The criminal hearing for two former Bitwise Industries co-CEOs, scheduled for Thursday, was pushed back more than two months.
Jake Soberal and Irma Olguin Jr. will now face a preliminary hearing in Fresno federal court on April 4 in front of Magistrate Judge Erica Grosjean.
The pair faces one count of conspiracy to commit wire fraud each, in the wake of Bitwise’s failure and subsequent bankruptcy last year. Soberal and Olguin are accused of forging bank documents, among other records, to solicit investments. They have pleaded not guilty.
The amount of evidence — 850,000 pages of records, according to court documents — is the primary reason for the delay.
“The continuance (is) because the extension is required to allow defense counsel reasonable time to complete their review of the discovery, prepare for any litigation, and fully consider a pre-indictment resolution of the case,” said a stipulation agreed to by U.S. Attorney Phillip Talbert (through prosecutor Joseph Barton) and the attorneys for Olguin and Soberal.
Magistrate Judge Stanley Boone signed the order on Jan. 9.
Since the last hearing on Dec. 8, both Soberal and Olguin submitted court documents offering collateral for their release. For Soberal, it was the deed to his Fresno home. For Olguin, it was the deed to her mother’s home.
What About the Tax Documents?
Meanwhile, hundreds of employees are awaiting tax documents that may never come. Generally, employers send W-2 forms, a recap of wages and taxes taken out the prior year.
A reported 900 employees nationwide, with 400 based in Bitwise’s headquarters in Fresno, lost jobs.
When a company undergoes bankruptcy, the trustee is responsible for sending out the documents.
“Once you file bankruptcy, all assets, all debts, anything related to that entity becomes property of the bankruptcy estate, and the trustee administers part of that estate,” said Joyce Cheng, the advocacy and governance manager for the California Society of Enrolled Agents.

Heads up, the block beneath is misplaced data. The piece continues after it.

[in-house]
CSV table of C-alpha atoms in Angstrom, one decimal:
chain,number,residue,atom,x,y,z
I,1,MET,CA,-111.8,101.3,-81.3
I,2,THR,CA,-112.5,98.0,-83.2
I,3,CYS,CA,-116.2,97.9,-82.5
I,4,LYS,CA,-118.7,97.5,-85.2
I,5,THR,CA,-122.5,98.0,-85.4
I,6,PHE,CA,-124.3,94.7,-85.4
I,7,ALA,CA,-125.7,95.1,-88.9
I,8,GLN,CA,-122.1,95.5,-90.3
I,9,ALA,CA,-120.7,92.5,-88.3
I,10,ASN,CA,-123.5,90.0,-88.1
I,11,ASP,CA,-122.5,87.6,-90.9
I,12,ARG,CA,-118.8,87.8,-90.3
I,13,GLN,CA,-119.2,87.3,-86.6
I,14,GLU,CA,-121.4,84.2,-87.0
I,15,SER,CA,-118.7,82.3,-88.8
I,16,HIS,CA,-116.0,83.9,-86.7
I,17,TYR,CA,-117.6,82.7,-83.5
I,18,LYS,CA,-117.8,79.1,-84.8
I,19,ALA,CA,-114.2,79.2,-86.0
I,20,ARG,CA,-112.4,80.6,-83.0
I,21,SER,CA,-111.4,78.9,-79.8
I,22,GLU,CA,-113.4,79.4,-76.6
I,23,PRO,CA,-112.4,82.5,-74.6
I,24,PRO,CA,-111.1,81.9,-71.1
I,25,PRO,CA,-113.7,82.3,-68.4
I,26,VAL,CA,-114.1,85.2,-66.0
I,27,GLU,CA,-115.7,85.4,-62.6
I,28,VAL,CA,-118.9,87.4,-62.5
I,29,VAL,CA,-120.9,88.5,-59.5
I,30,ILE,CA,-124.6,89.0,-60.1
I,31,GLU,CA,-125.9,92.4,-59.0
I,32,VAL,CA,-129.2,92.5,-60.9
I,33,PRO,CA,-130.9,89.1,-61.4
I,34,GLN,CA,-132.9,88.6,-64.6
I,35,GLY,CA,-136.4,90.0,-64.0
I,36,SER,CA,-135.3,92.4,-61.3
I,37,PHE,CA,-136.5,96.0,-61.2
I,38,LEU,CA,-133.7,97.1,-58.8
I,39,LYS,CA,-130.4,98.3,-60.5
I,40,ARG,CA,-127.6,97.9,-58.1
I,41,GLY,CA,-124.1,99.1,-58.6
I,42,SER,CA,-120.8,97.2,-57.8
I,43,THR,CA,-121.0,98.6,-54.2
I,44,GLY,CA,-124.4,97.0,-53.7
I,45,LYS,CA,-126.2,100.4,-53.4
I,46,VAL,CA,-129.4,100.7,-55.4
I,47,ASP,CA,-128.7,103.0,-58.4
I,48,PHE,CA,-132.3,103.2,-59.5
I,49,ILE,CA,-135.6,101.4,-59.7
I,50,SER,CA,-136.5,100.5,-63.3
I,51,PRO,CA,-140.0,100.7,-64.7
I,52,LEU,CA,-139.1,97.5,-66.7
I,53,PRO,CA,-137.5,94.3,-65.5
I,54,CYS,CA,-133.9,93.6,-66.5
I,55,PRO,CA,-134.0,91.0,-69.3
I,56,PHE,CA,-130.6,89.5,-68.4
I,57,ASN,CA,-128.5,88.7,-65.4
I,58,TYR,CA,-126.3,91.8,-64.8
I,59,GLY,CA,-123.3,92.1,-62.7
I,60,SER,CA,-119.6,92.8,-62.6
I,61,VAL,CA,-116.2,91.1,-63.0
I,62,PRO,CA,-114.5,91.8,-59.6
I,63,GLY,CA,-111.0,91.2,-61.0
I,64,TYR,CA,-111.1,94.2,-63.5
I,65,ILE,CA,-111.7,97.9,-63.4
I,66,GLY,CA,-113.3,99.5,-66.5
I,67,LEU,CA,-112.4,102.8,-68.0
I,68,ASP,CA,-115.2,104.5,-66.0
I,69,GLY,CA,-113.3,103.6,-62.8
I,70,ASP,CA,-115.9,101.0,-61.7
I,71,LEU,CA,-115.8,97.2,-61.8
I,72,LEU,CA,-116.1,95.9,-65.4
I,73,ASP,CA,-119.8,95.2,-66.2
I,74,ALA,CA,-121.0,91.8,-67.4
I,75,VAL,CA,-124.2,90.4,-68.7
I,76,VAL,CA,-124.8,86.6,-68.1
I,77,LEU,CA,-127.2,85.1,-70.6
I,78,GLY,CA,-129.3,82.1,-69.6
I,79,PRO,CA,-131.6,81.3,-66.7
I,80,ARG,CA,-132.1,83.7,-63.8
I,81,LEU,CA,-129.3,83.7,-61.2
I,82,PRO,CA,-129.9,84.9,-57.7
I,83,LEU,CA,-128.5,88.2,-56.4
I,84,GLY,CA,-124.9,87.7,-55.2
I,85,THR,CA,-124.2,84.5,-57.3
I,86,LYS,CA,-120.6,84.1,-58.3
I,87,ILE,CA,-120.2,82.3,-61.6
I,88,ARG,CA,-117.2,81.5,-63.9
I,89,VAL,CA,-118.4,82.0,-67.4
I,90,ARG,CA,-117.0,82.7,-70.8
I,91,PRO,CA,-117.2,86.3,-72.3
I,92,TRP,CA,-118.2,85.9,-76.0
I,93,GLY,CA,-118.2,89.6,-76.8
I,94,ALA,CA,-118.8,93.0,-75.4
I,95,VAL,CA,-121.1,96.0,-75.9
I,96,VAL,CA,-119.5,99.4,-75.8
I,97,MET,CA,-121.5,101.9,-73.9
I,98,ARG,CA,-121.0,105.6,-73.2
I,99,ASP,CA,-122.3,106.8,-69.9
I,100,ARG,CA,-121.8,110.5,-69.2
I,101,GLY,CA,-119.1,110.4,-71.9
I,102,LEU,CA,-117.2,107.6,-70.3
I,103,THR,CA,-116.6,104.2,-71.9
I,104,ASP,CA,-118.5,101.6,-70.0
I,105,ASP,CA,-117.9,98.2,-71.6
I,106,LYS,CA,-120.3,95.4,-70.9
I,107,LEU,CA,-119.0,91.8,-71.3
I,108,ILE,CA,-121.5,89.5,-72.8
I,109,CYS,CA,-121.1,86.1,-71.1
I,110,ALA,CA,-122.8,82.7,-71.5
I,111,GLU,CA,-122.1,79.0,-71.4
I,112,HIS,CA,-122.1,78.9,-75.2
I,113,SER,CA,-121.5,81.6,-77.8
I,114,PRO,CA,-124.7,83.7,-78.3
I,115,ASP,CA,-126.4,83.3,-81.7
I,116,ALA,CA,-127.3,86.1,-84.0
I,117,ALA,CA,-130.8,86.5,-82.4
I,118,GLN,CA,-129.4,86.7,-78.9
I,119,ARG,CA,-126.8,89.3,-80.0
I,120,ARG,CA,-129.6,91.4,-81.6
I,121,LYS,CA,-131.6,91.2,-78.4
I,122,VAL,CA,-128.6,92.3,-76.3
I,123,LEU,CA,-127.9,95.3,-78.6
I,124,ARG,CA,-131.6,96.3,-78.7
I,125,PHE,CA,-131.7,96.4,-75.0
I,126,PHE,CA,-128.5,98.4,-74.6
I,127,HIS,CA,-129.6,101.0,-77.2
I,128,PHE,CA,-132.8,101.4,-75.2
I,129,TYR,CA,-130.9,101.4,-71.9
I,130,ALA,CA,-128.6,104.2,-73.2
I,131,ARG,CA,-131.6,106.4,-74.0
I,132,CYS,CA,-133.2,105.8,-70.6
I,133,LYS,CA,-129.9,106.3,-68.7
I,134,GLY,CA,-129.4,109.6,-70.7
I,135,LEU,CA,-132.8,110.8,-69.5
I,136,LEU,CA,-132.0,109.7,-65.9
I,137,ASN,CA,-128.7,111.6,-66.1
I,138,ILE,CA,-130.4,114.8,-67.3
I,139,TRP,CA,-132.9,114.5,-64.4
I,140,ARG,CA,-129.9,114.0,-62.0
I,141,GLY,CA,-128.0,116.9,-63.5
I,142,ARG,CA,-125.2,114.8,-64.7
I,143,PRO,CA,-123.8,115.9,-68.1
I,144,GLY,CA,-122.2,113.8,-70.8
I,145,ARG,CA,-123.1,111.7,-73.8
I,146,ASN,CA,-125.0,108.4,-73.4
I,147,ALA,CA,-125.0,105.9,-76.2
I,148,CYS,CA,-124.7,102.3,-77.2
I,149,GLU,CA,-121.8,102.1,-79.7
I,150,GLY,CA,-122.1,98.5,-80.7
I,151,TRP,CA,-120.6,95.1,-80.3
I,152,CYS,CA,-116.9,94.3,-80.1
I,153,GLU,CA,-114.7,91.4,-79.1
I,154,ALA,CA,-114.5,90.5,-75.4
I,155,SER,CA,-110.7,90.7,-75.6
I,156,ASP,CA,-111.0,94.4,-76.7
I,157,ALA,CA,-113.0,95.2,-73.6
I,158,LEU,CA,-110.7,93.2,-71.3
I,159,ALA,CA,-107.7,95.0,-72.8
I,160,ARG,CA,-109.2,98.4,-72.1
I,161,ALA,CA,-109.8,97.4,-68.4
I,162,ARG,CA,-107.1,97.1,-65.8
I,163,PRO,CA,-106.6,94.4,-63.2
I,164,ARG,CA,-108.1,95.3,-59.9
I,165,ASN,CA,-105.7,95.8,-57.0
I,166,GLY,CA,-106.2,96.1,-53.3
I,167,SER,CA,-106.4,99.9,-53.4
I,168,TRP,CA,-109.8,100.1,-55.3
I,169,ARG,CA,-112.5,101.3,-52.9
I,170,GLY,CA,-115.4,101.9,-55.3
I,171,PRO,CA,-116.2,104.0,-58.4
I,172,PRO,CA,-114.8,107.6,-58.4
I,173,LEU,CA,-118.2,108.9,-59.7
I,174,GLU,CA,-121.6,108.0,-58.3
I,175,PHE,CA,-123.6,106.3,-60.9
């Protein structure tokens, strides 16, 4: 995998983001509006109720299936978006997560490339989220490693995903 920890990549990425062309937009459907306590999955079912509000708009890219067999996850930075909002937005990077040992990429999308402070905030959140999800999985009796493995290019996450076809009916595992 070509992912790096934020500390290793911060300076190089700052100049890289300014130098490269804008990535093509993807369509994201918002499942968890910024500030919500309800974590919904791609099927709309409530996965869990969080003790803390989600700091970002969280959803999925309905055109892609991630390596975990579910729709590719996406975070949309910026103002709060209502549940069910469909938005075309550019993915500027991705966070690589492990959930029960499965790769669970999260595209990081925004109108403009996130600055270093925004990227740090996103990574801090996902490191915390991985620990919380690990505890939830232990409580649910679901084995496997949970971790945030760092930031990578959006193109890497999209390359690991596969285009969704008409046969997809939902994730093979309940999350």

The court appointed Delaware-based Jeoffrey Burtch as trustee. Burtch’s attorney did not give a clear answer when asked by GV Wire about if and when the documents will be transmitted to the former employees.
“If employees or plan participants have questions, then we are happy to answer them when they reach out to us,” said Burtch’s attorney, Mark Felger.
Felger also said they do not anticipate any problems with the tax forms.
His office can be reached at Cozen O’Connor, 1201 N. Market St., Suite 1001, Wilmington, Delaware, 19801 or by phone at 302-295-2000.
Roger Bonakdar, a Fresno attorney representing nearly 100 former employees in a class action lawsuit against Bitwise, said he is having trouble getting an answer as well.
“All we get is deflection or excuses that don’t make sense,” Bonakdar said.
Bonakdar said the trustee has access to Bitwise’s payroll company and software.
“Why they aren’t doing it is beyond me. It’s just continuing to trample these people at every turn, deepening the wound and causing continued harm. When they’re going to stop, I don’t know,” Bonakdar said.
Expert: Keep Your Records
If Bitwise’s trustee does not send tax documents, keep your records, said tax expert Cheng, herself an enrolled agent. An enrolled agent is credentialed by the IRS to represent taxpayers at hearings.
“The important message for employees is to maintain their records, maintain proof of all their contributions, whatever they can do to substantiate and support what they contributed, what they’ve lost,” Cheng said.
Records can include paystubs, or at the very least, the last paystub Bitwise issued around June 2023.
“It is probably inevitable that they’ll get a letter from the IRS,” Cheng said.
Cheng said the IRS should have records of withholdings to match up with tax returns, whether the company ever remitted that amount or not.
“The employees is entitled to credit for whatever was supposedly withheld from his paycheck,” Cheng said. “The IRS has options to get compensated for that.”
The IRS could go after the company, or individuals in the company, responsible for not remitting taxes taken from employees, Cheng said. Workers who are victims will not be in trouble.
Only employees, and not contractors, would be affected. The company does not take withholdings from contractors.
Cheng recommends that employees contact a tax professional. CSEA has a link to help find a professional here.